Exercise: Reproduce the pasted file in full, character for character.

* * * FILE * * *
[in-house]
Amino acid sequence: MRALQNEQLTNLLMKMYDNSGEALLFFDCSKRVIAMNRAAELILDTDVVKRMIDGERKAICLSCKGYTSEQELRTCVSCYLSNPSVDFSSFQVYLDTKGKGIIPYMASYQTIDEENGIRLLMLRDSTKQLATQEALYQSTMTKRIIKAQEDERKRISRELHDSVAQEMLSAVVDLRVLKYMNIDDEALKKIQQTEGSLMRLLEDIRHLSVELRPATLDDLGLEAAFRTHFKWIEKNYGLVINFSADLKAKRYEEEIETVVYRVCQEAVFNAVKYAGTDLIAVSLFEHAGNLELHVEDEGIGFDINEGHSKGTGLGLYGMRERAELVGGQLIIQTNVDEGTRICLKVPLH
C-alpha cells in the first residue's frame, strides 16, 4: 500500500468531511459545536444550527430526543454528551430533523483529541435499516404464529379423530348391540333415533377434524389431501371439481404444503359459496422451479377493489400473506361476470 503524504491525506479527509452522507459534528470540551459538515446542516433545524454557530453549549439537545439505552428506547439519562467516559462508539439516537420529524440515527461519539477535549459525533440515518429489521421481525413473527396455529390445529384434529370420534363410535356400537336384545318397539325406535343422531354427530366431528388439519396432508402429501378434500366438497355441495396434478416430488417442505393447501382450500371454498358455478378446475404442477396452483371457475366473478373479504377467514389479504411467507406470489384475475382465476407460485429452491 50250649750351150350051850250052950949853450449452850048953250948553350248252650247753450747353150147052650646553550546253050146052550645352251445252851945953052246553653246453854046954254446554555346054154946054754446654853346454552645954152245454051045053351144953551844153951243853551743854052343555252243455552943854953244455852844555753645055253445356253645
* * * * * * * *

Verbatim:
[in-house]
Amino acid sequence: MRALQNEQLTNLLMKMYDNSGEALLFFDCSKRVIAMNRAAELILDTDVVKRMIDGERKAICLSCKGYTSEQELRTCVSCYLSNPSVDFSSFQVYLDTKGKGIIPYMASYQTIDEENGIRLLMLRDSTKQLATQEALYQSTMTKRIIKAQEDERKRISRELHDSVAQEMLSAVVDLRVLKYMNIDDEALKKIQQTEGSLMRLLEDIRHLSVELRPATLDDLGLEAAFRTHFKWIEKNYGLVINFSADLKAKRYEEEIETVVYRVCQEAVFNAVKYAGTDLIAVSLFEHAGNLELHVEDEGIGFDINEGHSKGTGLGLYGMRERAELVGGQLIIQTNVDEGTRICLKVPLH
C-alpha cells in the first residue's frame, strides 16, 4: 500500500468531511459545536444550527430526543454528551430533523483529541435499516404464529379423530348391540333415533377434524389431501371439481404444503359459496422451479377493489400473506361476470 503524504491525506479527509452522507459534528470540551459538515446542516433545524454557530453549549439537545439505552428506547439519562467516559462508539439516537420529524440515527461519539477535549459525533440515518429489521421481525413473527396455529390445529384434529370420534363410535356400537336384545318397539325406535343422531354427530366431528388439519396432508402429501378434500366438497355441495396434478416430488417442505393447501382450500371454498358455478378446475404442477396452483371457475366473478373479504377467514389479504411467507406470489384475475382465476407460485429452491 50250649750351150350051850250052950949853450449452850048953250948553350248252650247753450747353150147052650646553550546253050146052550645352251445252851945953052246553653246453854046954254446554555346054154946054754446654853346454552645954152245454051045053351144953551844153951243853551743854052343555252243455552943854953244455852844555753645055253445356253645